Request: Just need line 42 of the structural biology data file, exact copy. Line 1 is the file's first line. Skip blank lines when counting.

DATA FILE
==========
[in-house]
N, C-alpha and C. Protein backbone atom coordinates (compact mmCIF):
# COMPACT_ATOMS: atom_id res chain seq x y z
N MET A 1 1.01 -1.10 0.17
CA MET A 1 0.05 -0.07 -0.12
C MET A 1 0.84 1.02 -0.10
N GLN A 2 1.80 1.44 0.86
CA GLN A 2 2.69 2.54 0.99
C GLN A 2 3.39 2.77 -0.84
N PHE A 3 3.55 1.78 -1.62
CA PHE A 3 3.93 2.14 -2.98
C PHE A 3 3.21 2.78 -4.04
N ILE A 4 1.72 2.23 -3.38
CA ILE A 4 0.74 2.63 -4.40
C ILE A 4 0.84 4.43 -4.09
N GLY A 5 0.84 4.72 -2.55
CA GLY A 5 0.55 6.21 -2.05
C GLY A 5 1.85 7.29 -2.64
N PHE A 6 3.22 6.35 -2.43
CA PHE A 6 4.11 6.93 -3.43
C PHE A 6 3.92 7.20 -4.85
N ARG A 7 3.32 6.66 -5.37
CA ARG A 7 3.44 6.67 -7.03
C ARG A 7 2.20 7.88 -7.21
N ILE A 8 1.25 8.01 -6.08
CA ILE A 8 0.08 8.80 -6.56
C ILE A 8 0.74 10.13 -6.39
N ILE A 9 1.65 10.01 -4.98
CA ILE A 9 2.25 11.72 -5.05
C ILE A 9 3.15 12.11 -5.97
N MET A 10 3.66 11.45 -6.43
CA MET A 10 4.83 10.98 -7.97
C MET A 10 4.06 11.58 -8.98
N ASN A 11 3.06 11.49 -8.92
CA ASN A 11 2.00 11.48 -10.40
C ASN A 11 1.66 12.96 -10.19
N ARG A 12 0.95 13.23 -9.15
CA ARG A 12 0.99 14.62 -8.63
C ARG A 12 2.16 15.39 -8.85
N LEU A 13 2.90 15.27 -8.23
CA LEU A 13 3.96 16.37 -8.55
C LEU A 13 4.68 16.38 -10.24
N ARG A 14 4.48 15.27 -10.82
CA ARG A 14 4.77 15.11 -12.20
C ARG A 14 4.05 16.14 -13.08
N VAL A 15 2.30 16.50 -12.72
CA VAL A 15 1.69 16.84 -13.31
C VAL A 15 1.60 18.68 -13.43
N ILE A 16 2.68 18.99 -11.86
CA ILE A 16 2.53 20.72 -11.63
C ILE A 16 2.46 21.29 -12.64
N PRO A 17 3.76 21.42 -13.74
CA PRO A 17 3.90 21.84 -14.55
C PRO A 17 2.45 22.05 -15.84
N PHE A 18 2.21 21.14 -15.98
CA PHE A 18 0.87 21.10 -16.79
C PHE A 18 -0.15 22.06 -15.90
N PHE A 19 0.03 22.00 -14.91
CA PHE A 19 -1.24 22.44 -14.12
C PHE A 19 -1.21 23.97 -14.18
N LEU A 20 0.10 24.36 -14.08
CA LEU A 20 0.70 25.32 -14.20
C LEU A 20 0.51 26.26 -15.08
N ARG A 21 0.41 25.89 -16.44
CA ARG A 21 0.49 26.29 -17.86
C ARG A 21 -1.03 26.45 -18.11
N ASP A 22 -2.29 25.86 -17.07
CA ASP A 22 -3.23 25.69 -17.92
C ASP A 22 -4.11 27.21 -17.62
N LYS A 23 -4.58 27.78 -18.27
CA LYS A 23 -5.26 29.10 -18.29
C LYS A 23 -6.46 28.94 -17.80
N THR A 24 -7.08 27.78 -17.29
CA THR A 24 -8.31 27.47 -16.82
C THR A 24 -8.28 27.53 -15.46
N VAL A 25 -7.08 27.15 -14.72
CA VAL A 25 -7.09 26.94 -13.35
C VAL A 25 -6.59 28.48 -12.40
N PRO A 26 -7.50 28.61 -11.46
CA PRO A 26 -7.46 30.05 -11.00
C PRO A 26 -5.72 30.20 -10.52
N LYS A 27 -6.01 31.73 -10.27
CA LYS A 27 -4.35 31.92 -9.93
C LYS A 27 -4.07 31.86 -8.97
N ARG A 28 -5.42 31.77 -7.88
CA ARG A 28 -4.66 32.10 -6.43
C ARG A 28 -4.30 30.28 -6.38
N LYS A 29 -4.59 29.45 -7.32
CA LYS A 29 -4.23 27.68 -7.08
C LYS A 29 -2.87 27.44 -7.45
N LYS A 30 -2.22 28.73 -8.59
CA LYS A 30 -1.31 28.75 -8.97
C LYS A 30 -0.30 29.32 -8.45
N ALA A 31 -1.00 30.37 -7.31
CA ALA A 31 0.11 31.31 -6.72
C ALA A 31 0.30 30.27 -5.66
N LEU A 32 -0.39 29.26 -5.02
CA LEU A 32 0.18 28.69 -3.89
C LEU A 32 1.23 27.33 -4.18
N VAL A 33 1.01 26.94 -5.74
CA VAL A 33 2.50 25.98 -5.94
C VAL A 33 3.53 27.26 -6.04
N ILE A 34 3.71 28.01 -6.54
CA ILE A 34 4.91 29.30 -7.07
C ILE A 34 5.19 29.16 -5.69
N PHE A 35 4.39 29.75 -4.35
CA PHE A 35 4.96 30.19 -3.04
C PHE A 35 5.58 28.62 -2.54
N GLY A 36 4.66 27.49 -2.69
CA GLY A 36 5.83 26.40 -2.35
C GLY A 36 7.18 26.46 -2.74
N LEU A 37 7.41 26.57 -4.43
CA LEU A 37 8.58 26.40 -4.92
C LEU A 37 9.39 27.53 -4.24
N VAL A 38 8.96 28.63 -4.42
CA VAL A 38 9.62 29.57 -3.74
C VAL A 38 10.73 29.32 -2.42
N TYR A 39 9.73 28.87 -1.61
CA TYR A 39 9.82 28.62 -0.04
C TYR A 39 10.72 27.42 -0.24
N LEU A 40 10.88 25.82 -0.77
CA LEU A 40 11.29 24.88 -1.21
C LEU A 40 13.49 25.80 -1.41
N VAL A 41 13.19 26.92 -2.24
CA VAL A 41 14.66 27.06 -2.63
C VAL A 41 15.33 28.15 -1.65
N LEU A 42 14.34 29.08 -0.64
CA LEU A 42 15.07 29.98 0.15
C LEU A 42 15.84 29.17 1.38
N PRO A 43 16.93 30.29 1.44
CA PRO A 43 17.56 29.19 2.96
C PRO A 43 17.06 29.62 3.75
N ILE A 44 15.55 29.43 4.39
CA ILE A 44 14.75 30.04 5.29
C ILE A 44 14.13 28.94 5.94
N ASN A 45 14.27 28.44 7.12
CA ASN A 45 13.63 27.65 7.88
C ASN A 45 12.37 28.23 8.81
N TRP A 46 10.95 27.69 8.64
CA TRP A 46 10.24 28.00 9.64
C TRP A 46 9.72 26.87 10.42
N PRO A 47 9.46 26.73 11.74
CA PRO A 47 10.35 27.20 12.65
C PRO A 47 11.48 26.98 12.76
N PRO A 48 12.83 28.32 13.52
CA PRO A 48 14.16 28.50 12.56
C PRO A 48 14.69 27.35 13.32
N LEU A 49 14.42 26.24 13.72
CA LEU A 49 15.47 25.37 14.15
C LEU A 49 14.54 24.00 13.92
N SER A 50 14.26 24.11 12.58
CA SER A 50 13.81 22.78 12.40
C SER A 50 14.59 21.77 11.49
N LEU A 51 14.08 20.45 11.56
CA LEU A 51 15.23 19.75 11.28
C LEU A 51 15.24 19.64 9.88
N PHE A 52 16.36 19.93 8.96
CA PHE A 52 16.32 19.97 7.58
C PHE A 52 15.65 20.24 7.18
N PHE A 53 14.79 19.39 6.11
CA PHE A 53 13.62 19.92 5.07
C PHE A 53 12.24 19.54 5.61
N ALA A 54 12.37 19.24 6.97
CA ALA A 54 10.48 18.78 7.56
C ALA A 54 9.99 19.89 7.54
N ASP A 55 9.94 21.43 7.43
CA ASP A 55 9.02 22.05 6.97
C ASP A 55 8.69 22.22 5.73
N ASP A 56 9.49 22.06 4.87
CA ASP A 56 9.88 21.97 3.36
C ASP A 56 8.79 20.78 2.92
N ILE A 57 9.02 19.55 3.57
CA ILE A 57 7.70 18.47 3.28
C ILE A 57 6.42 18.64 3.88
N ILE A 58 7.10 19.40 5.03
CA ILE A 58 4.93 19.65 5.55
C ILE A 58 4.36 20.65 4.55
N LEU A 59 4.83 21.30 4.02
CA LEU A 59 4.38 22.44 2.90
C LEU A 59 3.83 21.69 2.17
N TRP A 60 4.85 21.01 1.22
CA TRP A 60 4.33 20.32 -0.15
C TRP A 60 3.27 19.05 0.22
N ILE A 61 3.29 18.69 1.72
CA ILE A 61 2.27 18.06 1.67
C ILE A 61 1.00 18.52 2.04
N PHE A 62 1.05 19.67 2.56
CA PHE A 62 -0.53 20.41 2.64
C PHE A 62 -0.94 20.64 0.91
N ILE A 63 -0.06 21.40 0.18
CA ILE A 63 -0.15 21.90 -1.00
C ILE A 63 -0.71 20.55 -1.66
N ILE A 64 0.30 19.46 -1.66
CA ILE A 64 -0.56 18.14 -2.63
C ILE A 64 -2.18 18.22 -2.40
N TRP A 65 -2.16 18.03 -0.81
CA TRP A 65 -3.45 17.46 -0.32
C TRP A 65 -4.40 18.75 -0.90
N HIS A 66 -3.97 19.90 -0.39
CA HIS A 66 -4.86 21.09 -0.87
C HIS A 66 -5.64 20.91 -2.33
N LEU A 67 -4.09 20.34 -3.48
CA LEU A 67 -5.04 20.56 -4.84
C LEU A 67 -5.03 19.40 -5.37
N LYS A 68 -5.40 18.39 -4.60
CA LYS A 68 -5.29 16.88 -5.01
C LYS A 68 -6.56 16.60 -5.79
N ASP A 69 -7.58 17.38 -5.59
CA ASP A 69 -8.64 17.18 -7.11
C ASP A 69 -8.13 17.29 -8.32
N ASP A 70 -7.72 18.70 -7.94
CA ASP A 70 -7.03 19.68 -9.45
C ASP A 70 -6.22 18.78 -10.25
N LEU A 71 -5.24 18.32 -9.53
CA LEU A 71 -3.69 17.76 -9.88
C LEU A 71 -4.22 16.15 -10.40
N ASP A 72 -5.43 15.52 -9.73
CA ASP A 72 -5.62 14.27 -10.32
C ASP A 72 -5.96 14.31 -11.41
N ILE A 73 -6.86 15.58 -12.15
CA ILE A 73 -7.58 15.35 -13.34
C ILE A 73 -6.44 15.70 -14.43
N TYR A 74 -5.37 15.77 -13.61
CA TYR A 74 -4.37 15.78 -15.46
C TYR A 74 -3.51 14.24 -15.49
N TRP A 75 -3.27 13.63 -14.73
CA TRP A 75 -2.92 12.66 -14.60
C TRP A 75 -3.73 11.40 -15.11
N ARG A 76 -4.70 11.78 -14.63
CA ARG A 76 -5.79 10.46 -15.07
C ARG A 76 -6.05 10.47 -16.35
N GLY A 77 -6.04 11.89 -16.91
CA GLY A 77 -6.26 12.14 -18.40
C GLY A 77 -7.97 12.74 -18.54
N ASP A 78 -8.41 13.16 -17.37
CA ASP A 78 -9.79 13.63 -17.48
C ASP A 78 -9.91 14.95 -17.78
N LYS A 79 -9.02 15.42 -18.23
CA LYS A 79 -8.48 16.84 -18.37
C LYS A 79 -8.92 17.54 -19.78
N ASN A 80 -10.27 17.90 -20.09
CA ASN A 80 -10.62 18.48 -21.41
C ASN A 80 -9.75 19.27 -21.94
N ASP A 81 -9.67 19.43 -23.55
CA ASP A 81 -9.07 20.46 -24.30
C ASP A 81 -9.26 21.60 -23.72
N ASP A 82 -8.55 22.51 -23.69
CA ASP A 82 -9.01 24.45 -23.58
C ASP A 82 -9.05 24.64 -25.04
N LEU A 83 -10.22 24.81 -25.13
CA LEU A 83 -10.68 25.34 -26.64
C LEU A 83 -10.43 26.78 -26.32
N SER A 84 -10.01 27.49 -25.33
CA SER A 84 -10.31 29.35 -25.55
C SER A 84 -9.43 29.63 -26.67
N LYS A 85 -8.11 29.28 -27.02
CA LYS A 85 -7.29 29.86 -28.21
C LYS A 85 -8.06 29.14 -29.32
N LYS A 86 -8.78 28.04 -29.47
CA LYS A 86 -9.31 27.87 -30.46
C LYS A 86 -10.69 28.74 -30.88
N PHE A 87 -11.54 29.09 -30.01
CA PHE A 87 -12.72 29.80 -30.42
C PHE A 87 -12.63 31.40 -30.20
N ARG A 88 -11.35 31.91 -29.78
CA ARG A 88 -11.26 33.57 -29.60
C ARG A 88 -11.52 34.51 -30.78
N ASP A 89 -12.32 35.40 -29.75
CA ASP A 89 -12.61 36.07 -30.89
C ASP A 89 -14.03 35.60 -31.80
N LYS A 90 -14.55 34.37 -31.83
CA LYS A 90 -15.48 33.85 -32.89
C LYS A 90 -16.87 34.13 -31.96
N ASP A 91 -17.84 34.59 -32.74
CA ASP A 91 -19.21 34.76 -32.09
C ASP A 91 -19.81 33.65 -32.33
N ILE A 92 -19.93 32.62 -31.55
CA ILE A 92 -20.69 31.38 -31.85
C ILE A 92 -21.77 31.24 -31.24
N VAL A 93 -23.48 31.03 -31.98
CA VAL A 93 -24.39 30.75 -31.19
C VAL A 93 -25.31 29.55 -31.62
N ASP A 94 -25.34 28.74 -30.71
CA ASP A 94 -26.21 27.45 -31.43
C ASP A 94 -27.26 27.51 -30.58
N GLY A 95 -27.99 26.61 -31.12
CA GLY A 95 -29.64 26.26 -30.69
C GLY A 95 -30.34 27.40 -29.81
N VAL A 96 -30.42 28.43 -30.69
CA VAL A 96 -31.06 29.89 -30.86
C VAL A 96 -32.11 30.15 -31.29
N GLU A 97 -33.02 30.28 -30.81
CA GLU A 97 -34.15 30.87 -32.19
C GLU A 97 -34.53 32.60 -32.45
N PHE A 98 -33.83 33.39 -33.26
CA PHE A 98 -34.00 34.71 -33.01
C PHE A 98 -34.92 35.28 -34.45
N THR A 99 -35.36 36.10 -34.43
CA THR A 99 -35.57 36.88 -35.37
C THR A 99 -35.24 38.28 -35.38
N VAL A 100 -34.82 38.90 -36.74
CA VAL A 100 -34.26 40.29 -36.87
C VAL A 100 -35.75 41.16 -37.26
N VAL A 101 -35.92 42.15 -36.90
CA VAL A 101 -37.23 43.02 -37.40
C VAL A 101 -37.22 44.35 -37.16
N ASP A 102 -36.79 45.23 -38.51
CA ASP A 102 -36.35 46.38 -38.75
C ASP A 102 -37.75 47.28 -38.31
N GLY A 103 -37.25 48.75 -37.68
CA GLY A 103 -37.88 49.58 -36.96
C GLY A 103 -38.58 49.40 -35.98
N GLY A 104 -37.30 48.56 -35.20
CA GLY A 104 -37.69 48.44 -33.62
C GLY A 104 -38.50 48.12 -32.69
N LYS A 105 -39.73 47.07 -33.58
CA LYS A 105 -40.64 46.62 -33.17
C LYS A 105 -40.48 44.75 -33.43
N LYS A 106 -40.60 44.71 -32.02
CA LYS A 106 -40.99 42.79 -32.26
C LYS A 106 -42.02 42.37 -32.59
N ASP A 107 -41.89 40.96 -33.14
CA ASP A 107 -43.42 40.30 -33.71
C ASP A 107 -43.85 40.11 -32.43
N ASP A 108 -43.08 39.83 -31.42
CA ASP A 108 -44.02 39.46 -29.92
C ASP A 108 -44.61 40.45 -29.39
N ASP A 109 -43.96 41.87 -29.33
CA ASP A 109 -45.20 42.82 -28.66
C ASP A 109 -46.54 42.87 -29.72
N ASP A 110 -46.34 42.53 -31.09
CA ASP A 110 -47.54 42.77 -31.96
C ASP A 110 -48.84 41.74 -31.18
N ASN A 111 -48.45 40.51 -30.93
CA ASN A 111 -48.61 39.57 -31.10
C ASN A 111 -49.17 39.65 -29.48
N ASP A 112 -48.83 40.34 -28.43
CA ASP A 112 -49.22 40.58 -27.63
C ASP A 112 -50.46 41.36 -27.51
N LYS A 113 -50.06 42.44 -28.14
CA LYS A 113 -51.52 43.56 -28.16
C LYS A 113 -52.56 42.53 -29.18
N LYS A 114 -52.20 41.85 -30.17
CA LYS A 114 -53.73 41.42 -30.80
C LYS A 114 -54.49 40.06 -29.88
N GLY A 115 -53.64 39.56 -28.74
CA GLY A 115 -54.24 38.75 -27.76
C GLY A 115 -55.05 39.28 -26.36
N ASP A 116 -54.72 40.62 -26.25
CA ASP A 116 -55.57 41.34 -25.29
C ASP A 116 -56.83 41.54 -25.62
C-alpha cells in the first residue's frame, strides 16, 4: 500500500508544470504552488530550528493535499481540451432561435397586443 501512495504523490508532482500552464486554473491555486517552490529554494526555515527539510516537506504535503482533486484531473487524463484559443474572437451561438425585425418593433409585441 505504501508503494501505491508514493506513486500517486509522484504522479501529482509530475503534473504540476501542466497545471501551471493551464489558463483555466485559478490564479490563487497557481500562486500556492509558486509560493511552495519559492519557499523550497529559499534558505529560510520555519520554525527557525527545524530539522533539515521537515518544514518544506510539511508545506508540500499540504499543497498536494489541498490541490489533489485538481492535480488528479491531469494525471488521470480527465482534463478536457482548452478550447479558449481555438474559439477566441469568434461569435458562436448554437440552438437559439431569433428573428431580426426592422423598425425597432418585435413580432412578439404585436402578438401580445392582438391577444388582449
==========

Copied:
C LEU A 13 4.68 16.38 -10.24